Olympics 2012 Opening Ceremony: Twitter message sparked a political fracas

HONG KONG (CNN) -- The world watched, as the London 2012 Olympic Games opened with director Danny Boyle's elaborate ode to England, and furiously tapped their reaction on social media.

But one tweet has sparked a political fracas on the home soil of the games, as a British member of Parliament lamented the "multi-cultural crap" of the £27 million ($42.4 million) ceremony.

Entitled "Isle of Wonder," Boyle -- the Oscar-winning director best known for hit movies "Trainspotting" and "Slumdog Millionaire" -- put together a star-studded on-field dramatization that drew on Shakespeare and Brit Pop to chart Britain from its pastoral roots through the Industrial Revolution to James Bond, Harry Potter and the Beatles.

"The most leftie opening ceremony I have ever seen - more than Beijing, the capital of a communist state! Welfare tribute next?" wrote Aidan Burley, a Conservative Party MP who was fired as a ministerial aide in David Cameron's government after revelations he attended a Nazi-themed stag party in France last year.

"Thank God the athletes have arrived! Now we can move on from leftie multi-cultural crap. Bring back red arrows, Shakespeare and the Stones!" he added minutes later.

Burley backpedaled after the strong online backlash against his comments, posting: "Seems my tweet has been misunderstood. I was talking about the way it was handled in the show, not multiculturalism itself."

There was a great deal of comparison being drawn between the London ceremony and the previous summer games, the 2008 Beijing Olympics. @legallyblondekf wrote: "Ha! London sees your zillion drummers drumming in unison and raises you a deaf drummer. Your move China," referring to deaf Scottish percussionist Evelyn Glennie leading 1,000 during the London ceremony.

Like London, a pre-eminent director -- Zhang Yimou, director of films such as the 1991 film "Raise the Red Lantern" and more recently "The Flowers of War," starring Christian Bale -- choreographed the Beijing ceremony.

"(London's) opening ceremony was a far cry from Beijing's. Even the director of the London Olympics ceremony complained of the budget being too small, having only 27 million pounds," user Haluo-yuan wrote on Sina Weibo, the largest micro-blogging site in China, where state censors block Twitter. "There's no comparison with the formidable China."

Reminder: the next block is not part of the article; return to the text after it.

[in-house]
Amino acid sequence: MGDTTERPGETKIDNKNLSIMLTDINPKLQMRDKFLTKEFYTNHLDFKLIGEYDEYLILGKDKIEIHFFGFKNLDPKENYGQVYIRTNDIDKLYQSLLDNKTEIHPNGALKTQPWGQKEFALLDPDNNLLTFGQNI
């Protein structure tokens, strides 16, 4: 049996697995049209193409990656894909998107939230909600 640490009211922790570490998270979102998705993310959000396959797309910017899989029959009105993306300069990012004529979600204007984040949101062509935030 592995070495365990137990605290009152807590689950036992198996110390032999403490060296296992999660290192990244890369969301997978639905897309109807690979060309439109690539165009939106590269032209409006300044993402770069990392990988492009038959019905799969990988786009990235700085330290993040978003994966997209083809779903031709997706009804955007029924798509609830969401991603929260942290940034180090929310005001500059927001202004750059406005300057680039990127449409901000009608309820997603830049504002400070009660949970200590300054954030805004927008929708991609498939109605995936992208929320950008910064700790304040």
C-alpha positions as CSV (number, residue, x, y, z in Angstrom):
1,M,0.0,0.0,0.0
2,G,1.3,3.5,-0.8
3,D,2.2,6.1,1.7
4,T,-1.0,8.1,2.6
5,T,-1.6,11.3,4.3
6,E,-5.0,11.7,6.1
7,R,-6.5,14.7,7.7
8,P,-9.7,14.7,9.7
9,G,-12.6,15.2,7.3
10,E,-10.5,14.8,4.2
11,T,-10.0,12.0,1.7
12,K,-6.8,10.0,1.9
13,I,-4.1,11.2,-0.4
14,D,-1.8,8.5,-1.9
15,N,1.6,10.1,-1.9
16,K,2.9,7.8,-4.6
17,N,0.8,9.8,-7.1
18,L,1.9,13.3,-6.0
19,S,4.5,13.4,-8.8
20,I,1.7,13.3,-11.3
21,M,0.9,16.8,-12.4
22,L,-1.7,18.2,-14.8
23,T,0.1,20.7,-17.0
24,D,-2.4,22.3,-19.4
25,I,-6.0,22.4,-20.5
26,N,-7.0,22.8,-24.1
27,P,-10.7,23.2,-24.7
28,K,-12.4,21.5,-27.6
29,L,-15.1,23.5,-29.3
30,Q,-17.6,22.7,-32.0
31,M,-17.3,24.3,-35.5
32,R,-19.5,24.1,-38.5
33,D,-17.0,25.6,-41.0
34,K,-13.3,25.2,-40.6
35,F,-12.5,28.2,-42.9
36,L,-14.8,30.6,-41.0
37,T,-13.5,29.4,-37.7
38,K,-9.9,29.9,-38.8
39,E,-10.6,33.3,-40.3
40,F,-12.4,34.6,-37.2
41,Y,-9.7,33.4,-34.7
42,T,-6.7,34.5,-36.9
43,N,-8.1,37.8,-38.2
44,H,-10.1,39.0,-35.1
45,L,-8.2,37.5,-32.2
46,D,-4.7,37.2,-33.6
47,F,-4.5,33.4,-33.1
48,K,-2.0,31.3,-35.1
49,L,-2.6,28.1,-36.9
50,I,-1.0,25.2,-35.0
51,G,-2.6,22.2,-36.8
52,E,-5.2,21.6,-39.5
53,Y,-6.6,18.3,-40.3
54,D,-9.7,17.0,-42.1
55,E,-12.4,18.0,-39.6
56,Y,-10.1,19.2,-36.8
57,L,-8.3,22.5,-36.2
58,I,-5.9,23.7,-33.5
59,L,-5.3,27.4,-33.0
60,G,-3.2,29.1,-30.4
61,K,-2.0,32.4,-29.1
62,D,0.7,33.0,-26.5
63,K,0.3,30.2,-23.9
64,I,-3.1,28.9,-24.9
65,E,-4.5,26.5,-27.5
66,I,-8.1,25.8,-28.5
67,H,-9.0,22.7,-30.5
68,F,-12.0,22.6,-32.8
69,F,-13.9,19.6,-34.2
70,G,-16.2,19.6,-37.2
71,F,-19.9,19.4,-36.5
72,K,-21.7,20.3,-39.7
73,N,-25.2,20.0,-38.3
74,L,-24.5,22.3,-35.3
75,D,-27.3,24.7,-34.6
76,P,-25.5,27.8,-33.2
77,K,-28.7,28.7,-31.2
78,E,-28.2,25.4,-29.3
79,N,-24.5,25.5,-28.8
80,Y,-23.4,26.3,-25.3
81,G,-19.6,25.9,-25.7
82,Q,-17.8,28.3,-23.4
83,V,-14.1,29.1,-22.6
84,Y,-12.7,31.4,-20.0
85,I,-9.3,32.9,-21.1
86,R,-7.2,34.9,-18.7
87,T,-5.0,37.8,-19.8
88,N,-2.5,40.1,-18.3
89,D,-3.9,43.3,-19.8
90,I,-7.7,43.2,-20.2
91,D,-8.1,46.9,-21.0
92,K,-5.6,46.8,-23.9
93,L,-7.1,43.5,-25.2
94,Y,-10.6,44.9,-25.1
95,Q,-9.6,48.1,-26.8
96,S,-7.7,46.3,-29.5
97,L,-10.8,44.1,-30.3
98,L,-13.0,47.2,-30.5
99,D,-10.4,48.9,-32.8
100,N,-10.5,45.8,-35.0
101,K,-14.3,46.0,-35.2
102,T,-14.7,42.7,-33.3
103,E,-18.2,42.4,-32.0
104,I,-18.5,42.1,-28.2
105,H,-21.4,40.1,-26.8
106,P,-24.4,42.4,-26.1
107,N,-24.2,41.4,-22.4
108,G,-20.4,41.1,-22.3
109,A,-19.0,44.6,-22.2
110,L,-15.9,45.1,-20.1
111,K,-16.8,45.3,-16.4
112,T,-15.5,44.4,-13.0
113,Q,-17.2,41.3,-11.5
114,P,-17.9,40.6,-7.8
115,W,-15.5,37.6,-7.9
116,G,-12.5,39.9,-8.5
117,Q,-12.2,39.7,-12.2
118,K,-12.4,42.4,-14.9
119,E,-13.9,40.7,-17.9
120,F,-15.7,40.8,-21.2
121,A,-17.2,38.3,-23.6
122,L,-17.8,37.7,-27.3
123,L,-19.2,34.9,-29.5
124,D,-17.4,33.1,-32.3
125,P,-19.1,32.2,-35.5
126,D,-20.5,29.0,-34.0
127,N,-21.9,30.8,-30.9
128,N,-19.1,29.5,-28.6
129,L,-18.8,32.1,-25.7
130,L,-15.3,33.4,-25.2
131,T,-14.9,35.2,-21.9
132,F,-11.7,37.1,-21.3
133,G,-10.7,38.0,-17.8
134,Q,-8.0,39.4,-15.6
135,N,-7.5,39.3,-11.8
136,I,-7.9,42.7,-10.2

Still, commentators on Sina Weibo were largely complimentary of the London ceremony -- although many complained about getting up at 4 a.m. in China to watch the event live.

"London's Olympic opening ceremony certainly was interesting, but it can't be said that it was superior to Beijing's. It can only be said that each had its merits," wrote Zhang Yiwu, a professor at Peking University with 3 million followers on Sina Weibo.

"Beijing's Olympics and its immense grandeur were hosted by a developing country, by a country that had never hosted the Olympics before," he added. "Now, we can relax but must also understand to strive for new heights of dignity. There's no need for contentious feeling. Each has its own beauty."

Ai Weiwei, the Chinese artist and activist, helped design the iconic Bird's Nest stadium for the 2008 Beijing Olympics before he fell afoul with authorities and is now under house arrest on tax evasion charges. He wrote Saturday: "The London opening ceremony is free, relaxed and touching, smoothly switched between different time and space, expressing confidence. It's the festival of modern citizens."

Athletes themselves were posting from inside the London arena, such as LeBron James, the three-time NBA MVP who is playing for the U.S. team. James was up late into the night feeding images to Instagram from his view of the ceremony inside the stadium. "Me with one of the best the game of basketball has to offer," he wrote, tweeting a photo alongside U.S. teammate Kobe Bryant.

Indeed, the real-time social media scrum seemed to take some of the fun out of the ceremony for viewers in the U.S., where the broadcast on NBC was tape-delayed to run during prime time hours. Gareth M. Skarka ‏@gmskarka wrote: "Hey @NBCOlympics -- there's still #openingceremony occurring. You already tape-delayed it. Howsabout letting us watch it, not interviews?"‬

Added Charles Johnson ‏@Lizardoid: "NBC News in LA is still stubbornly pretending the Olympics opening ceremony is just beginning."‬

After the ceremony, director Boyle tweeted: "Thank you, everyone, for your kind words! Means the world to me.

"Proud to be British."

CNN's Alexis Lai, CY Xu and Hilary Whiteman contributed to this report

 
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